Biology of Cancer, also by Robert Weinberg. This is a full undergraduate text on cancer, fleshing out many points that were necessarily abbreviated in One Renegade Cell. Nicely illustrated.

The MD Anderson Surgical Oncology Handbook. Feig et al. If the treatment involves surgery, this helps outline the options, staging, etc.

More Cancer Stuff

AFCC Cancer Staging Handbook. If you have the materials above, you can probably skip this one. Reviews staging standards and how they're applied to various types of cancer. For the general public, Wikipedia's probably a good resource for general cancer info and staging info.

Medical Education

These books deal with medical/physiological foundations and can be handy references.

Merriam-Webster Medical Dictionary. A light-weight medical dictionary, but cheap. Useful for lay purposes.

Color Atlas of Anatomy. A very nice photographic atlas of human anatomy, based on cadavers. This might not be appropriate for some sensitivities. For those, there's the traditional Gray's Anatomy, a monumental late-19th-century tome with great line drawings. For a 20,000'-level review of anatomy, I liked Human Anatomy in Full Color by John Green. A short (36 pp), vivid, and inexpensive look at anatomy.

Textbook of Medical Physiology. Fascinating look at physiology.

Pathologic Basis of Disease, Robbins et al. Looks at the physiological basis of disease.

General Medical

Atlas of Pathophysiology. This is a fun little book. Breaks up a ton of ailments and accompanies them with beautiful artwork. Probably designed for patient education.

The Merck Manual. A hypochondriac's wet dream, this outlines the clinical presentation of many many many diseases, their etiology, and outcome.

Harrison's Principles of Internal Medicine. A wonderful medical textbook, an excyclopedic presentation of disease. When my father died at UTMB of Alzheimers, I was surprised to note a dogeared copy of this was literally chained to the desk in the staff's lounge. This book makes one want to go to medical school.

Handbook of Interpretation of Diagnostic Tests, by Wallach. I've long had an interest in the relationship of diagnostic blood tests and disease. When I was a lad, I was exposed to the first generation of automated blood evaluation systems while helping out a professor of medical technlogy, Royce Lairscey, best use his Apple IIs for medical education at UTMB. Totally fascinating stuff. At any rate, this book didn't quite make it for me. Great, but it led me to the parent text (many medical books appear in a text and "handbook" format). That was better, but still not there. I found nirvana in Clinical Chemistry: Principles, Procedures, and Correlations, by Bishop. The basic difference in the two approaches is that Wallach's books seem more targeted at clinicians who are working from a symptom or diagnosis, while Bishop's book is more a survey of the tests themselves and what they mean, so for me, the geek at the time, that was preferable. Different strokes for different folks, at different times. They're all good.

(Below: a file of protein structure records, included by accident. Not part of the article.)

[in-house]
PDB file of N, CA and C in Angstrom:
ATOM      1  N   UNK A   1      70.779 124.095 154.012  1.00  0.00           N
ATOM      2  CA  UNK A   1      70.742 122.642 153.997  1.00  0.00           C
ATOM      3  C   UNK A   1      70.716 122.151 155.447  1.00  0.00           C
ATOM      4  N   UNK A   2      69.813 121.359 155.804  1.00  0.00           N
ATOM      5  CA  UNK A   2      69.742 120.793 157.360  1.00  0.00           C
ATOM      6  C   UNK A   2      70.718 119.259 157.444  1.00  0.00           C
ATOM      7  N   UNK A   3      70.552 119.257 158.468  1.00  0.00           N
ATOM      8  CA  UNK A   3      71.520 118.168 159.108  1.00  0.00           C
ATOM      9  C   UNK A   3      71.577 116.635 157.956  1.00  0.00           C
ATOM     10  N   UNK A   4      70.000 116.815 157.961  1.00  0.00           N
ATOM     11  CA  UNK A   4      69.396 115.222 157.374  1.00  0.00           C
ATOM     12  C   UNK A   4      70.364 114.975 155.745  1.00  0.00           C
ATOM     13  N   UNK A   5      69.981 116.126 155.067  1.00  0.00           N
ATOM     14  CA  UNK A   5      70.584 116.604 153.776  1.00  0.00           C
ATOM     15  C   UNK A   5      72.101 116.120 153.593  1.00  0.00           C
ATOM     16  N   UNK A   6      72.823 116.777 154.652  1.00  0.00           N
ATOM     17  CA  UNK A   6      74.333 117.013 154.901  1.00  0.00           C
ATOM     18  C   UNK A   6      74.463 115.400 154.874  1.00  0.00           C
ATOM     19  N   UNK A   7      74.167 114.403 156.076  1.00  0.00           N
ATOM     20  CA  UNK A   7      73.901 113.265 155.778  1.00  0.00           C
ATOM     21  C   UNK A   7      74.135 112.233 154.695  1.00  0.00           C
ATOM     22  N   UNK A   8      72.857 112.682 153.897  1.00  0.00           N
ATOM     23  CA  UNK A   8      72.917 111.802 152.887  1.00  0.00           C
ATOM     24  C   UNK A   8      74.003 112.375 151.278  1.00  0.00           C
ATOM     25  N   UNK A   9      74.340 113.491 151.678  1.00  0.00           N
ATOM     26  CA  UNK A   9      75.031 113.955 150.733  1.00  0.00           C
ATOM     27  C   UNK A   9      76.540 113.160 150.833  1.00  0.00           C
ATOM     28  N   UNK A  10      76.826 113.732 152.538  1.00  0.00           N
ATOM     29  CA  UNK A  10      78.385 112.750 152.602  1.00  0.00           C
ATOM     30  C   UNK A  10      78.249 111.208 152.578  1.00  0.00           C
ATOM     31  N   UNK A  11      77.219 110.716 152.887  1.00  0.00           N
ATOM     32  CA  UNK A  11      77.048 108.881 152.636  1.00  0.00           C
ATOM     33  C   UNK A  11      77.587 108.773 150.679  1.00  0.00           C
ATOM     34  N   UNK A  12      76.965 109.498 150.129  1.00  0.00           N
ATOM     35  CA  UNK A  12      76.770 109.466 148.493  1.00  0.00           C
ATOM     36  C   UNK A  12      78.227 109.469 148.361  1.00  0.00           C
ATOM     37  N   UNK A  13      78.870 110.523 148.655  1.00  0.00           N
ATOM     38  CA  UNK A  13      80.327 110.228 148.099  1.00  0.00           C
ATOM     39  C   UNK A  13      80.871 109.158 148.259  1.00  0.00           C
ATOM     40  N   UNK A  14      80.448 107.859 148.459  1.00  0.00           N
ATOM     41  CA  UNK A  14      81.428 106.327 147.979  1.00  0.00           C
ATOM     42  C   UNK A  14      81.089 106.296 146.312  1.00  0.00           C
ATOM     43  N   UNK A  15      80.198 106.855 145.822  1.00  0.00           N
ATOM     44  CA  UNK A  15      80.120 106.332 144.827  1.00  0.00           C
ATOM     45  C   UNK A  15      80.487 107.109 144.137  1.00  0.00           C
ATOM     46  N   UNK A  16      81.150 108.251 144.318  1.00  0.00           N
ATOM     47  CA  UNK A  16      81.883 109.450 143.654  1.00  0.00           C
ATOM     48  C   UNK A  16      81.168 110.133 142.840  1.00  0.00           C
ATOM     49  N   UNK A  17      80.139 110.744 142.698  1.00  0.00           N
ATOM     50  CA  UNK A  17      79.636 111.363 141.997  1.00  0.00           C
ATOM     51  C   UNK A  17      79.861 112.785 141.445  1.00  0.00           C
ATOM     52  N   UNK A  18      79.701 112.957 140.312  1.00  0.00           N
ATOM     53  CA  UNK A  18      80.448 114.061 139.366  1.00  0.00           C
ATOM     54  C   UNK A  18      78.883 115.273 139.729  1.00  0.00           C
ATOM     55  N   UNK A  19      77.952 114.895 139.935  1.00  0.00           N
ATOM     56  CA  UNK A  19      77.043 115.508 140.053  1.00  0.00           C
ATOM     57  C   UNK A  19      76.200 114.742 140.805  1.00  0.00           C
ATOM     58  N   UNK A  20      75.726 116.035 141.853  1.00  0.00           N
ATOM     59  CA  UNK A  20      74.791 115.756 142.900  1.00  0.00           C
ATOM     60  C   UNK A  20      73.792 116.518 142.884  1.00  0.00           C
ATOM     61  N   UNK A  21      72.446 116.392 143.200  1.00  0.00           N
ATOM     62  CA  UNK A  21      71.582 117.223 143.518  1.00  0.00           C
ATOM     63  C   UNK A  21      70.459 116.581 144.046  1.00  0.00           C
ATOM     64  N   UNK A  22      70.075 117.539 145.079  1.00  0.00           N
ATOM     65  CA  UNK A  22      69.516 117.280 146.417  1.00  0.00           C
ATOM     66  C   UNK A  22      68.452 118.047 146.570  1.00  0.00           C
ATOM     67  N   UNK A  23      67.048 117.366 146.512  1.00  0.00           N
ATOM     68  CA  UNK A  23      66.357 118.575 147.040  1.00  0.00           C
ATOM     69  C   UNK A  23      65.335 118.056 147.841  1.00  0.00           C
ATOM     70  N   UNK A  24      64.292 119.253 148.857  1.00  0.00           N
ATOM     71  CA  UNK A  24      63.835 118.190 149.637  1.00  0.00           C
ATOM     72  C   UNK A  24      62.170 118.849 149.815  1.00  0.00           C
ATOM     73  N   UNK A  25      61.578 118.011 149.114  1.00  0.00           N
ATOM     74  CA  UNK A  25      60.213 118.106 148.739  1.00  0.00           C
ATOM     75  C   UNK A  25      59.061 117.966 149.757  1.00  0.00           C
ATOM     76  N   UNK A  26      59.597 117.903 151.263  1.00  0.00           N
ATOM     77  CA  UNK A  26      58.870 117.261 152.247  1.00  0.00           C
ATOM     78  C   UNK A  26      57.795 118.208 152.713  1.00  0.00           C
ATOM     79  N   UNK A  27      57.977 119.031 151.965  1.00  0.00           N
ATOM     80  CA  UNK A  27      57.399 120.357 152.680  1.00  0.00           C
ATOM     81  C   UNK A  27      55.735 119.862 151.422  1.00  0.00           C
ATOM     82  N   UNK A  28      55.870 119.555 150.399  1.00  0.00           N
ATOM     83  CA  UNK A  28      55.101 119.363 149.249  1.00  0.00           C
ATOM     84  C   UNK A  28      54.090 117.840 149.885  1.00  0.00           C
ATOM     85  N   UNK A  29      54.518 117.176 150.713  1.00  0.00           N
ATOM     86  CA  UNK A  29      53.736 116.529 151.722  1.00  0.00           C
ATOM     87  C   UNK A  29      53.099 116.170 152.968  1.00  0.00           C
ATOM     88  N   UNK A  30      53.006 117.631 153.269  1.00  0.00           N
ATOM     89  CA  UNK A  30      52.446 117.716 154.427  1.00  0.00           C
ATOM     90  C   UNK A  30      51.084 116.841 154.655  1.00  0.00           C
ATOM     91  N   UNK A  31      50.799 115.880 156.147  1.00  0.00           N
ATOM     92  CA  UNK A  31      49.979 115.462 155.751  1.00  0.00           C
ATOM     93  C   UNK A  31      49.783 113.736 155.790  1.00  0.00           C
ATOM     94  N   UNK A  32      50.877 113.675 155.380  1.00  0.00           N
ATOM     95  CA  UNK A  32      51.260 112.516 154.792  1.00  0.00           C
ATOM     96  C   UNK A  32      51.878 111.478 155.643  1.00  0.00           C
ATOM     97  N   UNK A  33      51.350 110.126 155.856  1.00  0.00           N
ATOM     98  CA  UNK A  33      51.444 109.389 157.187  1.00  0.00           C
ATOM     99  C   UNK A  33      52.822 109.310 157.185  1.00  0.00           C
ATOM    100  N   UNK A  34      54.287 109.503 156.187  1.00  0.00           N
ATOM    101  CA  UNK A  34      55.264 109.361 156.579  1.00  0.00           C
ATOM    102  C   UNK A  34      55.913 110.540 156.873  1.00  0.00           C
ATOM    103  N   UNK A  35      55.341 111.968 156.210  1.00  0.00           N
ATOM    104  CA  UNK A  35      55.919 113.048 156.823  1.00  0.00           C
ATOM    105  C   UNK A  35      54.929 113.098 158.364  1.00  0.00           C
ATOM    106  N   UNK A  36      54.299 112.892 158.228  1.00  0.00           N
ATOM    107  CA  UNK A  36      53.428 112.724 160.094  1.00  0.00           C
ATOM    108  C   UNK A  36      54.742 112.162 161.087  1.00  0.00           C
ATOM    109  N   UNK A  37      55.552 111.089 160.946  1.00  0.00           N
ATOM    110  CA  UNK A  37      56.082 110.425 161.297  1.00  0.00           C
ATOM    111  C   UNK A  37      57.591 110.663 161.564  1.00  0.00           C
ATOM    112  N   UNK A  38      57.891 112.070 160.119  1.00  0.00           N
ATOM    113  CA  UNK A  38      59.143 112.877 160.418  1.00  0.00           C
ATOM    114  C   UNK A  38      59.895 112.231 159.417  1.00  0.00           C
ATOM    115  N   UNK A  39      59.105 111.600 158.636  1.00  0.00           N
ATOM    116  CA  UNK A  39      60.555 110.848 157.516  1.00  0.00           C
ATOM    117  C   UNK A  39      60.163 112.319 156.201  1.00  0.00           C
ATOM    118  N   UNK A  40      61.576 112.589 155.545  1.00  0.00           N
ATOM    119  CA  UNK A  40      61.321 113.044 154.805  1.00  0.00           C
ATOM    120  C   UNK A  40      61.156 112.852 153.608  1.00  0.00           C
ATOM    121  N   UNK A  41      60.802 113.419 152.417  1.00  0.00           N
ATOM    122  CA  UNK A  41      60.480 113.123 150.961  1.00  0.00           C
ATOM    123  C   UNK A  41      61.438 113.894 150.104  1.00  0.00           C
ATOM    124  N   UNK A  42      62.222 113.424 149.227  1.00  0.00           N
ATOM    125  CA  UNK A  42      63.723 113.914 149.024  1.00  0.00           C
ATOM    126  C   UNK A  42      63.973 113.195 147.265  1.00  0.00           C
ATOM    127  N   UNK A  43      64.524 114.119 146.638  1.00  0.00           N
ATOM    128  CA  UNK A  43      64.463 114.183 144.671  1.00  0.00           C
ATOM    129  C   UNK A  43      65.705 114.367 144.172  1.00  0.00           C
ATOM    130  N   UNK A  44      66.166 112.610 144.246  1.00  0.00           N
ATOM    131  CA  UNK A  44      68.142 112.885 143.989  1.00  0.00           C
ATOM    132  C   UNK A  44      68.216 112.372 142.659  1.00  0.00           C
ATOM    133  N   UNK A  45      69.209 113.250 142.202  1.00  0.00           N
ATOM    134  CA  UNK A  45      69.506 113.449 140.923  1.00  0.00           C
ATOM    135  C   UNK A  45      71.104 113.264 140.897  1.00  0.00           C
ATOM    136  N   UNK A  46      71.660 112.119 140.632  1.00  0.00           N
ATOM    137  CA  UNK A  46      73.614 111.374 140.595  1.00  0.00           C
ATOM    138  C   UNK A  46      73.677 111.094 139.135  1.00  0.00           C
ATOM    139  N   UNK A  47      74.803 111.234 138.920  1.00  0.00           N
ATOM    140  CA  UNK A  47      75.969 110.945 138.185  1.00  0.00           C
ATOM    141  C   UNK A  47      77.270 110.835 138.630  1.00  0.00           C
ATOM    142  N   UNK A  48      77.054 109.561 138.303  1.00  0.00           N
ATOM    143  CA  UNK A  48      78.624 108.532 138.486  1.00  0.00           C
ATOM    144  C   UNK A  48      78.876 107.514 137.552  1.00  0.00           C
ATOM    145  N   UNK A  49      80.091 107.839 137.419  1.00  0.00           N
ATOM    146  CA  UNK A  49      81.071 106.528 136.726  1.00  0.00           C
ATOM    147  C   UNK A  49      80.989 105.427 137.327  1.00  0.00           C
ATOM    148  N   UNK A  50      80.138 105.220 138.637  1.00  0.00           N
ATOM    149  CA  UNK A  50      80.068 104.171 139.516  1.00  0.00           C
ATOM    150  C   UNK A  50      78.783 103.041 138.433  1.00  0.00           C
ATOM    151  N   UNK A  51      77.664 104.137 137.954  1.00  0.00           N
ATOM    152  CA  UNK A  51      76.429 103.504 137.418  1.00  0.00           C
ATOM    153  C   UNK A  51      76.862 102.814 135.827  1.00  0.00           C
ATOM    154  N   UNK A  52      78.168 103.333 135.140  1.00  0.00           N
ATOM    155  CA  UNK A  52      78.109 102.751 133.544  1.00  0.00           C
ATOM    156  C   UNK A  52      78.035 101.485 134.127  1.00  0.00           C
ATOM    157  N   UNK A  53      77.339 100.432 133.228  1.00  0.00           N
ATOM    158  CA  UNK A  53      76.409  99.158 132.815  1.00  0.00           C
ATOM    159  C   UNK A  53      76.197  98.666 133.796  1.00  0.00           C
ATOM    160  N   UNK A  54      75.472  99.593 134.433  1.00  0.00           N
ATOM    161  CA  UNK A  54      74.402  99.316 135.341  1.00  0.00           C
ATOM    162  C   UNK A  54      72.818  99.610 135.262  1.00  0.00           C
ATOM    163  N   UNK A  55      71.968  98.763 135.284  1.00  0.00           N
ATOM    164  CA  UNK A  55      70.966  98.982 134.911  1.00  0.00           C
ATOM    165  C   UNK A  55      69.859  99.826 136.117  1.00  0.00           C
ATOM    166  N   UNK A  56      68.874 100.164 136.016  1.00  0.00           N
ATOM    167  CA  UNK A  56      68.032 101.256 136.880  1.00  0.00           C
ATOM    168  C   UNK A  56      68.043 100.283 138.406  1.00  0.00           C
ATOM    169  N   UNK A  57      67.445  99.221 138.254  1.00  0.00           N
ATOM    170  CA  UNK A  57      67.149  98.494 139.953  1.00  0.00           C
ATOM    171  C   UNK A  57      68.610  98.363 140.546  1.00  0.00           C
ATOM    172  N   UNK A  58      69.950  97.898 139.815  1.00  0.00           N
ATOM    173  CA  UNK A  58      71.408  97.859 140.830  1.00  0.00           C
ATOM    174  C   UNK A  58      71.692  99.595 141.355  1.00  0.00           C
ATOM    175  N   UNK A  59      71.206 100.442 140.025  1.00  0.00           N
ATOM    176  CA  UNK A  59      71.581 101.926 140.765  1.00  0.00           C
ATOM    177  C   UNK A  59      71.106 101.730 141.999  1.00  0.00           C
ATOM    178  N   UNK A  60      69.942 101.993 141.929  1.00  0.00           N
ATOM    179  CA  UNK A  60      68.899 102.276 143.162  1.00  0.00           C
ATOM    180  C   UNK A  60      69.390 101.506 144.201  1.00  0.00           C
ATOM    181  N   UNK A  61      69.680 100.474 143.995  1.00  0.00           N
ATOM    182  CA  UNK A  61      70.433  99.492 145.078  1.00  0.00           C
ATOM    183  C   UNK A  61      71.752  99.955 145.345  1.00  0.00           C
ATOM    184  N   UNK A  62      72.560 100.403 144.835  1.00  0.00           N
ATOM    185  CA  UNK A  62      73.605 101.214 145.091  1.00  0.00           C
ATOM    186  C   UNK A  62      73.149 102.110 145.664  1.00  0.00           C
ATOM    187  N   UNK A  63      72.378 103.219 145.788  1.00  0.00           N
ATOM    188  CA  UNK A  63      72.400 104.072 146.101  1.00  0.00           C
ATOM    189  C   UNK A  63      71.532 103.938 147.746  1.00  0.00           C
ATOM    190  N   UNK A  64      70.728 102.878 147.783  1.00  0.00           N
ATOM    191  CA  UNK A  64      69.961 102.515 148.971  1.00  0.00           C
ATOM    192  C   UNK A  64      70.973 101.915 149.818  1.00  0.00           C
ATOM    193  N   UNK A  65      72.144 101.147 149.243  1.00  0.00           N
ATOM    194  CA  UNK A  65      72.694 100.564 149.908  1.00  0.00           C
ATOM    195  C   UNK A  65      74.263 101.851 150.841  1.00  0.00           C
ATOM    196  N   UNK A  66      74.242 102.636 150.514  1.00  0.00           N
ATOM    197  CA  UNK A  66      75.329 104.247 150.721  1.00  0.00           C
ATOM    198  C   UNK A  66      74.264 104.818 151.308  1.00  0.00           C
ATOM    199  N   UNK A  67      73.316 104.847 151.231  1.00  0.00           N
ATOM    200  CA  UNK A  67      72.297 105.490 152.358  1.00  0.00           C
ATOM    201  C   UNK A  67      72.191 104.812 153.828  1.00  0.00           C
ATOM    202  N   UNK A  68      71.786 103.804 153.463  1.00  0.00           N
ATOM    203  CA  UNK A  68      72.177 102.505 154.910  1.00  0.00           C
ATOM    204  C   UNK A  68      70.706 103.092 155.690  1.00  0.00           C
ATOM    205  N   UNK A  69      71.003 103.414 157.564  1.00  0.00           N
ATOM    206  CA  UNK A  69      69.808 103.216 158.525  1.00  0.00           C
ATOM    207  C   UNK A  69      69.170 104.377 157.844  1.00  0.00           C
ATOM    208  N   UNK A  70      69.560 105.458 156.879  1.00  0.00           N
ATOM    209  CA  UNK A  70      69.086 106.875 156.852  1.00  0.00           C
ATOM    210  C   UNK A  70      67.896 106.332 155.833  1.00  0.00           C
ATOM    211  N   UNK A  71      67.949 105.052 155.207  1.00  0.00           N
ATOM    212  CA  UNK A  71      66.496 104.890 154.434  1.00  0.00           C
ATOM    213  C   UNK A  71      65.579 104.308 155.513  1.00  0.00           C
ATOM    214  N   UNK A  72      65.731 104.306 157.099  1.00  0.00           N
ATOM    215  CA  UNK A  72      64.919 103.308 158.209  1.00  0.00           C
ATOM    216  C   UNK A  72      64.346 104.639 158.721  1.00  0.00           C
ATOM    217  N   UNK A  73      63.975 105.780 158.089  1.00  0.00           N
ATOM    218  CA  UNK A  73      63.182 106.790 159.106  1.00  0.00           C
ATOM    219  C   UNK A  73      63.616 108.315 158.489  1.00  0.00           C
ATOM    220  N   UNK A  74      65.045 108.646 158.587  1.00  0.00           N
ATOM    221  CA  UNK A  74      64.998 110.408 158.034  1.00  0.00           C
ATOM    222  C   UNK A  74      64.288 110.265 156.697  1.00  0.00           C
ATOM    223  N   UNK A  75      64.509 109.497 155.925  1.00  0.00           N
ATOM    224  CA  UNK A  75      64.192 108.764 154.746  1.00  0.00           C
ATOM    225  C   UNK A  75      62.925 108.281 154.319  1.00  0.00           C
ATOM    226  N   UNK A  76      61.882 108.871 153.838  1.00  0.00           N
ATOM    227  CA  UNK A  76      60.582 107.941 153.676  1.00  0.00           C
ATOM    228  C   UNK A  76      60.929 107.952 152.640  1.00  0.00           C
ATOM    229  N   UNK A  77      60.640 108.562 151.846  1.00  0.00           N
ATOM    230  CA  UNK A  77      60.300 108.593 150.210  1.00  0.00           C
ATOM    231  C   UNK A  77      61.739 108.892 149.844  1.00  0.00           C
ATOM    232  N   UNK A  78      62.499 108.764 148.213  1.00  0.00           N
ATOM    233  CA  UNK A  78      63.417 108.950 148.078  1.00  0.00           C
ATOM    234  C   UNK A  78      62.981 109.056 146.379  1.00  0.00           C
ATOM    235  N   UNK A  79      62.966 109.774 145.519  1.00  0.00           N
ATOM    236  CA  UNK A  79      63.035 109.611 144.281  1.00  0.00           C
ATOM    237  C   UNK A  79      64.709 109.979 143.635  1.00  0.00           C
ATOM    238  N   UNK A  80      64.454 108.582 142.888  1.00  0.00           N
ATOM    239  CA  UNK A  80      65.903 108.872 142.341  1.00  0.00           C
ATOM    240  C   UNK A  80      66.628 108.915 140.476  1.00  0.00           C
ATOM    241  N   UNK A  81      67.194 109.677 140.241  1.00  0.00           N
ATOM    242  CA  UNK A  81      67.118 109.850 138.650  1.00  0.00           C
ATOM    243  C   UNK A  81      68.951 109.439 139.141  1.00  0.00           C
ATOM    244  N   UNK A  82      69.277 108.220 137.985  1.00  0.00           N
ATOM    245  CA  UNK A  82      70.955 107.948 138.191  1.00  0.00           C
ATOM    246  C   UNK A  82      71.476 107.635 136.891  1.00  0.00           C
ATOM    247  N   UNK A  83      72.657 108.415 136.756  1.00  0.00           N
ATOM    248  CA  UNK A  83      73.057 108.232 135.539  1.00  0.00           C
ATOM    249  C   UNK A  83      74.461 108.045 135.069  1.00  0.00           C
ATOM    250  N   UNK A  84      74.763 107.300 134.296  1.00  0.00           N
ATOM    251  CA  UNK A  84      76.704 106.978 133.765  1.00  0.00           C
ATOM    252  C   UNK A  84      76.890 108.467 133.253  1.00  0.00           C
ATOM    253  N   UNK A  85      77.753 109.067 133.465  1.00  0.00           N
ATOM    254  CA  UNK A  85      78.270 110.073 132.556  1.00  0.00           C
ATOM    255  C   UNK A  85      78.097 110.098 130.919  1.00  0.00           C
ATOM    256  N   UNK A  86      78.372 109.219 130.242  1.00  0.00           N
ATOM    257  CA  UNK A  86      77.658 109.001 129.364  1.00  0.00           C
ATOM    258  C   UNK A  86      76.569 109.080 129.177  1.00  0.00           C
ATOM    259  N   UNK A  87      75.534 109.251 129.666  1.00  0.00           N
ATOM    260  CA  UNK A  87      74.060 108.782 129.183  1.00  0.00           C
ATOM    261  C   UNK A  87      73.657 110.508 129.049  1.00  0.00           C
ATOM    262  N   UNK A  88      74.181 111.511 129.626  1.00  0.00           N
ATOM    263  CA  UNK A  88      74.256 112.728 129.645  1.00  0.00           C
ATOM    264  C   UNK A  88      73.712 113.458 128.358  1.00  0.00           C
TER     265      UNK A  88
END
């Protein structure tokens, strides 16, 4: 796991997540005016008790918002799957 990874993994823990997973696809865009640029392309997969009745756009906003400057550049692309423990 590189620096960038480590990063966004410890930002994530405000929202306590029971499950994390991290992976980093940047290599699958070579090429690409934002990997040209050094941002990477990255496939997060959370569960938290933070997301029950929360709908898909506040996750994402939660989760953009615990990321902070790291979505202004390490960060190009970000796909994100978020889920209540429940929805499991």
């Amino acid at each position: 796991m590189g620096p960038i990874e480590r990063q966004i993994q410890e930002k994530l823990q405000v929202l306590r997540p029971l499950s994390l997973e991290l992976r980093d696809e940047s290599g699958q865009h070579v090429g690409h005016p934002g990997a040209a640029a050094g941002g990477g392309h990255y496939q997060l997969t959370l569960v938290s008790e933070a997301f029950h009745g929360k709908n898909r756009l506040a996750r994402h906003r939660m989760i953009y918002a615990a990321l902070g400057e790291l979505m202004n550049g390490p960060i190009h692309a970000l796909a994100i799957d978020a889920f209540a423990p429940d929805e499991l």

Physician's Desk Reference/Nursing Drug Handbook. The PDR is a classic, but these days, why not just download the drug sheets from the drug companies themselves, if you're comfortable going into the sacred "for medical professionals only" sections (obviously designed by lawyers)? The PDR is expensive, and weighs a ton. The Nursing Drug Handbook is much more compact practical, and fun to browse through. Or even the FDA site, mentioned above. Go to a Barnes and Noble and make up your own mind.


Life: The Science of Biology. I was totally demotivated from pursuing any biological-science or medical career by my high school experience (early 80s). Measuring performance by the amount of Latin or trivia one can memorize. Biology never quite struck me as a science (defined by theory and repeatability) as much as a survey study. Physics before Newton. Things are a lot more sophisticated now. I ran across Life in an MIT OpenCourseware description. It's an engaging freshman textbook. Biologists have found their "science" in the form of genetics.

Medical Care

These two books deal with the crisis of care in the medical System (big-S). Not really on the whole insurance/payment disaster, but more on how when everything's working as it should, how people die:

Internal Bleeding: The Truth Behind America's Terrifying Medical Mistakes, by Wachter and Shojania. Sophisticated look at errors in the medical System, ranging from the need to automate prescription management to the need for "crew resource management" techniques to avoid surgeons cutting off the wrong limb.

PC, MD, by Satel. Lighter-weight version of the issues covered by Internal Bleeding. Has horrifying anecdotes on the costly abuse of emergency and intensive care by human bottom-feeders in San Francisco.



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Take Control.